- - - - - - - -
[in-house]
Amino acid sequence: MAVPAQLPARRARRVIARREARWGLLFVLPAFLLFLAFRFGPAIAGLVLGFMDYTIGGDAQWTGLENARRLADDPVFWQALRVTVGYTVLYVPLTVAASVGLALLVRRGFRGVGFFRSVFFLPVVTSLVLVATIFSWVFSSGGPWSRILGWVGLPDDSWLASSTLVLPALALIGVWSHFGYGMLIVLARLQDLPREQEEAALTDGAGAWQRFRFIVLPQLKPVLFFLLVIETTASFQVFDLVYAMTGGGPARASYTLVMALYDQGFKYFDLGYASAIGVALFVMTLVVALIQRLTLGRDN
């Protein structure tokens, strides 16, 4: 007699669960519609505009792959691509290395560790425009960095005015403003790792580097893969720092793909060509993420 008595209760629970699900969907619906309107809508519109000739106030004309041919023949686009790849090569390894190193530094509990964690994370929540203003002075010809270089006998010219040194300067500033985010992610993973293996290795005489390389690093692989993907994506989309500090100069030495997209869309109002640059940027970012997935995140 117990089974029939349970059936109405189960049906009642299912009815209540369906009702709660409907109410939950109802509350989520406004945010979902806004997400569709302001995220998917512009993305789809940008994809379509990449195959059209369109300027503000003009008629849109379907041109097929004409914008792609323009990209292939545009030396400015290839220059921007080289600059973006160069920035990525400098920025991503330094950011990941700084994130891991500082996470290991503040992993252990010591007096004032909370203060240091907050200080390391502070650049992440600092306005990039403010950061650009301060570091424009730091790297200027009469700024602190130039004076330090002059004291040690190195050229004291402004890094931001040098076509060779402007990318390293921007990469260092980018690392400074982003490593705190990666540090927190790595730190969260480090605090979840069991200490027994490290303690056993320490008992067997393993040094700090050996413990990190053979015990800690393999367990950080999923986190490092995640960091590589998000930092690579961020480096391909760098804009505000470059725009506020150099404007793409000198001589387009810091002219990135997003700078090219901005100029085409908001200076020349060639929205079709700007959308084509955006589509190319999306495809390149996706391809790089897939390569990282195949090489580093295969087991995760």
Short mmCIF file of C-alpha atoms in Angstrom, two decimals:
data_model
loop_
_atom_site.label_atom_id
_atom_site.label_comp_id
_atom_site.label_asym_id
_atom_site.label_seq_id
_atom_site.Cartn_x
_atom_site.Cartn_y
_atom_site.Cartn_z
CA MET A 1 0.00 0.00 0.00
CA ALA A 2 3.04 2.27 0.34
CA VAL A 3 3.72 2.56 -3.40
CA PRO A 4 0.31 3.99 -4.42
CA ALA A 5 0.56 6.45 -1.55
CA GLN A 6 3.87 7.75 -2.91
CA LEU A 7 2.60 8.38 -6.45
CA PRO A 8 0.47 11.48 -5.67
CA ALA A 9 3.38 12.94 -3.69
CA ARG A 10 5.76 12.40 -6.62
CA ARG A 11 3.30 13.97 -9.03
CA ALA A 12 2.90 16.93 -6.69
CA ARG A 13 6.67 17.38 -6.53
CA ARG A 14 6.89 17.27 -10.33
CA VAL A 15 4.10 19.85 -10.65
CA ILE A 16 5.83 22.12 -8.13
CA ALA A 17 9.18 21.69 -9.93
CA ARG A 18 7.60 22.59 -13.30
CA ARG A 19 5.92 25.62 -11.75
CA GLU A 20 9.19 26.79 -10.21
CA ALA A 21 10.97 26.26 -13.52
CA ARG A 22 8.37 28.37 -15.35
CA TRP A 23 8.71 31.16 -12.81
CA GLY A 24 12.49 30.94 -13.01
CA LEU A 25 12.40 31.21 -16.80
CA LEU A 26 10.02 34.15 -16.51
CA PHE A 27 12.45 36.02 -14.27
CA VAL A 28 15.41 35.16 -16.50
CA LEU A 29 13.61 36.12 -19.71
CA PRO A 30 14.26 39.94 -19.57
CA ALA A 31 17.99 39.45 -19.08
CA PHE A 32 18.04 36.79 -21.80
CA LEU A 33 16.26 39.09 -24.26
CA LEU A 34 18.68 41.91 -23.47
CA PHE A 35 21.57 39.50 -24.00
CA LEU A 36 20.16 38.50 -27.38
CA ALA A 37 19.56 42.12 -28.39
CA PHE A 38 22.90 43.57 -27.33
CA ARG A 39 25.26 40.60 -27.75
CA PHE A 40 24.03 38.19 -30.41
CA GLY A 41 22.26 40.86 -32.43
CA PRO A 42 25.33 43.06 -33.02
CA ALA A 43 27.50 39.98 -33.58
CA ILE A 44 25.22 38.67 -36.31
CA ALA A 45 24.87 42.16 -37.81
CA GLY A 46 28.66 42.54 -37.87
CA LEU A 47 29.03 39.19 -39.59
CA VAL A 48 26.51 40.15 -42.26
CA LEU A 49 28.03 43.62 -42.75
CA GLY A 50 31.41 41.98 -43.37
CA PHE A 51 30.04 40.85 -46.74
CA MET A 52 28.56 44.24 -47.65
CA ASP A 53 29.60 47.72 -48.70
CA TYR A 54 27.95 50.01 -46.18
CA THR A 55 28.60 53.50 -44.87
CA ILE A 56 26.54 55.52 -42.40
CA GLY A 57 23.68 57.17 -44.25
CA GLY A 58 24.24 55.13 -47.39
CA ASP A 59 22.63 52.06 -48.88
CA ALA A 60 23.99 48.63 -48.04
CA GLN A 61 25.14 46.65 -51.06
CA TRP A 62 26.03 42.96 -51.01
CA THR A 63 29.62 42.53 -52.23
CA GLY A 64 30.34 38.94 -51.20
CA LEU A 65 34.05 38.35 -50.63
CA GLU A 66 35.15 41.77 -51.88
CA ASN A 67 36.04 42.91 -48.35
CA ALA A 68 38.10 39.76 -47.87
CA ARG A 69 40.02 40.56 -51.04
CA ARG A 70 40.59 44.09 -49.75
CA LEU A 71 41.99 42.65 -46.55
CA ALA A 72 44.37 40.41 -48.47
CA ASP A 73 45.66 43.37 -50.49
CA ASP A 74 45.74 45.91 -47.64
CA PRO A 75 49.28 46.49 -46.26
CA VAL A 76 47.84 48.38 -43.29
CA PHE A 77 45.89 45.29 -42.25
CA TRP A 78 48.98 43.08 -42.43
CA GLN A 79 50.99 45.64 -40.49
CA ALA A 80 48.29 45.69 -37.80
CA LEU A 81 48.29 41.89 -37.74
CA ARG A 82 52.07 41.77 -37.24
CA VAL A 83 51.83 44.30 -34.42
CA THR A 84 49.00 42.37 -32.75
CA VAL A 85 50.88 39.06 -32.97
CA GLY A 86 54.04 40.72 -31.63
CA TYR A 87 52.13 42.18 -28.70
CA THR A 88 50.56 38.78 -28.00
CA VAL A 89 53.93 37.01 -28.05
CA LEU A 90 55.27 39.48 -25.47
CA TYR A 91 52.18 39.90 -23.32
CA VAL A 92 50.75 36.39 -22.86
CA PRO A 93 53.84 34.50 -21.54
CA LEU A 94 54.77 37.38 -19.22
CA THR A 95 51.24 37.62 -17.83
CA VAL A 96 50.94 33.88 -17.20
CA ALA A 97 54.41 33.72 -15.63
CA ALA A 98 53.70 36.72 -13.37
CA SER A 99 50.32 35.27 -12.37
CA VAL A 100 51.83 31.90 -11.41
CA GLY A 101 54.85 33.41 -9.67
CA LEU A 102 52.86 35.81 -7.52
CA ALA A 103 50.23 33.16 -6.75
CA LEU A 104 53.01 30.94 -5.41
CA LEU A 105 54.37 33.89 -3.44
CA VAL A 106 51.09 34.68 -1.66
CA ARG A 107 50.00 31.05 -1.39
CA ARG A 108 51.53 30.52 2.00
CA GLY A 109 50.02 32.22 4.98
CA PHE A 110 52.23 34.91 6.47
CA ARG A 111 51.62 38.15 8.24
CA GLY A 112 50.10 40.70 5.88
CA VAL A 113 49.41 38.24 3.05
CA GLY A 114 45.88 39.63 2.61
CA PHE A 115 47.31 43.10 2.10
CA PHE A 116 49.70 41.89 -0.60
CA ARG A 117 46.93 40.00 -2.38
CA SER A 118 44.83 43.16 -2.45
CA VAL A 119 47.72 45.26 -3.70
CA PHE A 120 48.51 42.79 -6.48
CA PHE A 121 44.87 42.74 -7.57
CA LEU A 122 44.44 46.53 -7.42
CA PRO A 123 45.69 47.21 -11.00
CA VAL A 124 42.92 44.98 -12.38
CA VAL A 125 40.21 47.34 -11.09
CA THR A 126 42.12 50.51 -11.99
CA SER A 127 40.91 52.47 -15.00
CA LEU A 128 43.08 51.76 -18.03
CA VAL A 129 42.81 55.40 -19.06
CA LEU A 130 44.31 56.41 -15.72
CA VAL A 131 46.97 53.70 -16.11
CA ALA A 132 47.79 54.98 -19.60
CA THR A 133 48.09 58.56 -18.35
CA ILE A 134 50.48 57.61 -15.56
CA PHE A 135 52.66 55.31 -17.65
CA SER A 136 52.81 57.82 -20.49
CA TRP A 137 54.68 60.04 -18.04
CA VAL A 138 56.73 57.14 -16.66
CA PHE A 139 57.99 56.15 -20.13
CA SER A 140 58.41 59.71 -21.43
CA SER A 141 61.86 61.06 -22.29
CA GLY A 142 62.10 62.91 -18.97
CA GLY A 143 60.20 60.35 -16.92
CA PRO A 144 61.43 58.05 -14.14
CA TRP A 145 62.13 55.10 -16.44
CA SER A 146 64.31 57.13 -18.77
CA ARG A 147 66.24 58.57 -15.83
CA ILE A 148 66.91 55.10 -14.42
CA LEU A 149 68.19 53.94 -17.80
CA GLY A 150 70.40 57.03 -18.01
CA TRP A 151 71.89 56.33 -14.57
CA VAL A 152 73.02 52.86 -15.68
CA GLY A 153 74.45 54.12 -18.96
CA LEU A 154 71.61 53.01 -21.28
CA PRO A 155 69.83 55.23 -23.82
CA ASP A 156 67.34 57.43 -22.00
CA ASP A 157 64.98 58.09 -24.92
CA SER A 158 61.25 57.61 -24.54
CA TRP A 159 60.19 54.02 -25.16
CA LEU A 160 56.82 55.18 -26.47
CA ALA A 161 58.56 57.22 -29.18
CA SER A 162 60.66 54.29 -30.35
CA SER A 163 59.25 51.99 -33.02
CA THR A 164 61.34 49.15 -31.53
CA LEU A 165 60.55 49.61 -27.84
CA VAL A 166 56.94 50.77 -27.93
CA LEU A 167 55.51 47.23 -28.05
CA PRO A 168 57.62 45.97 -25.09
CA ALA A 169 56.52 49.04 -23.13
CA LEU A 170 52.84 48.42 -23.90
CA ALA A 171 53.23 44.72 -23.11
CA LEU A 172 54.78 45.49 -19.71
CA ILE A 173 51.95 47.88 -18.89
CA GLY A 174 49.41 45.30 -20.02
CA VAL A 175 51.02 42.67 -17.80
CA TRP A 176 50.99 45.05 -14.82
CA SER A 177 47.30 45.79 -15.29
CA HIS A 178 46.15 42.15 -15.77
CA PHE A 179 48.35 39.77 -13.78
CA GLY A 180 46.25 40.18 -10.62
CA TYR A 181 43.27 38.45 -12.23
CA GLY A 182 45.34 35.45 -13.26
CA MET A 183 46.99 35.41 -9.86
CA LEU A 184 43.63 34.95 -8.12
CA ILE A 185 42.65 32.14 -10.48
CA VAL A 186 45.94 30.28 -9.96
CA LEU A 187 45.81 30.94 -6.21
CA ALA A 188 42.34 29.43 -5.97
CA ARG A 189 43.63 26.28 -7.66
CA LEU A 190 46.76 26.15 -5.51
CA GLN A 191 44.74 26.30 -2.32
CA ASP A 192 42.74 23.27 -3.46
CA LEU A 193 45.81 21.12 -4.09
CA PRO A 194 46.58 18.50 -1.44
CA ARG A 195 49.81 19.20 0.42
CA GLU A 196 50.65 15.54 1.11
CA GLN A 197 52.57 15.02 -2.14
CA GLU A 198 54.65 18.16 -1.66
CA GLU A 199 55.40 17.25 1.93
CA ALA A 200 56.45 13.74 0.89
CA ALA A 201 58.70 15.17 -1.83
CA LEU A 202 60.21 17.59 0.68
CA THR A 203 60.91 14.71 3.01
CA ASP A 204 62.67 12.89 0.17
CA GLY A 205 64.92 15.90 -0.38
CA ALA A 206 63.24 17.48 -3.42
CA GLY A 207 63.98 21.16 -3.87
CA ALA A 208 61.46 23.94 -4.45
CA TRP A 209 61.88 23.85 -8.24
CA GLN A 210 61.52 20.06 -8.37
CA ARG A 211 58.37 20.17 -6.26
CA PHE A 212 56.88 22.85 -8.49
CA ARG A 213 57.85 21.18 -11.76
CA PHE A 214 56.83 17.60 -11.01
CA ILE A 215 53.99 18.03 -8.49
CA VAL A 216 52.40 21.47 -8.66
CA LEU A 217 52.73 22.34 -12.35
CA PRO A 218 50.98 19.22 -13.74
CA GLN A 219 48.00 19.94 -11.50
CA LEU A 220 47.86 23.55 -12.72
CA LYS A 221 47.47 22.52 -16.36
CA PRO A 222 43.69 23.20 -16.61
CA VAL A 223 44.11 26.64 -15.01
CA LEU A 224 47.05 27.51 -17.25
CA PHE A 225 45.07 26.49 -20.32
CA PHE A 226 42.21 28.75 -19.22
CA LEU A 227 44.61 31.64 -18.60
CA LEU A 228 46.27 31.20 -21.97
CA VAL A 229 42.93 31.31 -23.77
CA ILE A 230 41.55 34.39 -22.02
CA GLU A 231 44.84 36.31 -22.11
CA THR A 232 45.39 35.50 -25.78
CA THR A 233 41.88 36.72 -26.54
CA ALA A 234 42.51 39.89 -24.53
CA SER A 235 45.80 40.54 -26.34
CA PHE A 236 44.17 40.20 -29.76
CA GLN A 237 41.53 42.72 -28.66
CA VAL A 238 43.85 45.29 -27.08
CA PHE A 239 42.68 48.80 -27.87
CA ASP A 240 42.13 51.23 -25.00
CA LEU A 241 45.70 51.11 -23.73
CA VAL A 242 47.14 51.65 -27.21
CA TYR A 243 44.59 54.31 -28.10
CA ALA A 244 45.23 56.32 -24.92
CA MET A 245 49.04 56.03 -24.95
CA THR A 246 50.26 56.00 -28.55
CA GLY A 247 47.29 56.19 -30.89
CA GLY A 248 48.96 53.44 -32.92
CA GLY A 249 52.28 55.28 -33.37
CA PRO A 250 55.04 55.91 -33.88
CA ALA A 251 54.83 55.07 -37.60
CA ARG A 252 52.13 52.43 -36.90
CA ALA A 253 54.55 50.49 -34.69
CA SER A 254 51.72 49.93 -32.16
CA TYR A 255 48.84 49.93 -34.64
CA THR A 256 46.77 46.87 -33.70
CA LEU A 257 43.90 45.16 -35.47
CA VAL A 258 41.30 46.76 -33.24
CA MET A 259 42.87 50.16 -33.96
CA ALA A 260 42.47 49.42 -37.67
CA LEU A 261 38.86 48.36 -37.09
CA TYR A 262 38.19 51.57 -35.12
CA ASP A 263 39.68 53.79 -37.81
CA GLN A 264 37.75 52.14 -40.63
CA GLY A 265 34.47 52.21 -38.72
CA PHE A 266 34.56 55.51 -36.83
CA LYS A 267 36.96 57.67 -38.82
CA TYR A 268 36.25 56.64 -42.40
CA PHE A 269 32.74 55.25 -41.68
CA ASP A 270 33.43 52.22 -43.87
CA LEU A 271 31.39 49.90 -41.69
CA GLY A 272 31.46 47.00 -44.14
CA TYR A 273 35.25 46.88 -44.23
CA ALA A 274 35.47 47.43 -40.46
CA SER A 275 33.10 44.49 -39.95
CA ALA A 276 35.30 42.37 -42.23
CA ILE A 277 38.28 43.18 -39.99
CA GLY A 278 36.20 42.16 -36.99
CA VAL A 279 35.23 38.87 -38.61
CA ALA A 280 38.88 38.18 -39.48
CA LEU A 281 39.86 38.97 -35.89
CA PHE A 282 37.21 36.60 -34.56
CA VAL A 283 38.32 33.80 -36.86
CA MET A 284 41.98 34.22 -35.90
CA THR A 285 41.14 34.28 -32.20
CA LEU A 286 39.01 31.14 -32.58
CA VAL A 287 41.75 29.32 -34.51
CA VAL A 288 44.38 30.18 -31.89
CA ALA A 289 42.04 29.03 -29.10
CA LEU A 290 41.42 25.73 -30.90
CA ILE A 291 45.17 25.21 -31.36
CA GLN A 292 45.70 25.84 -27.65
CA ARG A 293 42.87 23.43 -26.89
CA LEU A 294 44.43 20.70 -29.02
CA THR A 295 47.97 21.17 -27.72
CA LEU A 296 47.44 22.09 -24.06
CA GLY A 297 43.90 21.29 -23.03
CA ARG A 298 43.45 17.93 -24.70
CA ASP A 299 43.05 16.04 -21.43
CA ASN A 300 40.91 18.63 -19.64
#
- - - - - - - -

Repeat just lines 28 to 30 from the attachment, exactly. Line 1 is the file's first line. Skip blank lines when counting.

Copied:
CA VAL A 15 4.10 19.85 -10.65
CA ILE A 16 5.83 22.12 -8.13
CA ALA A 17 9.18 21.69 -9.93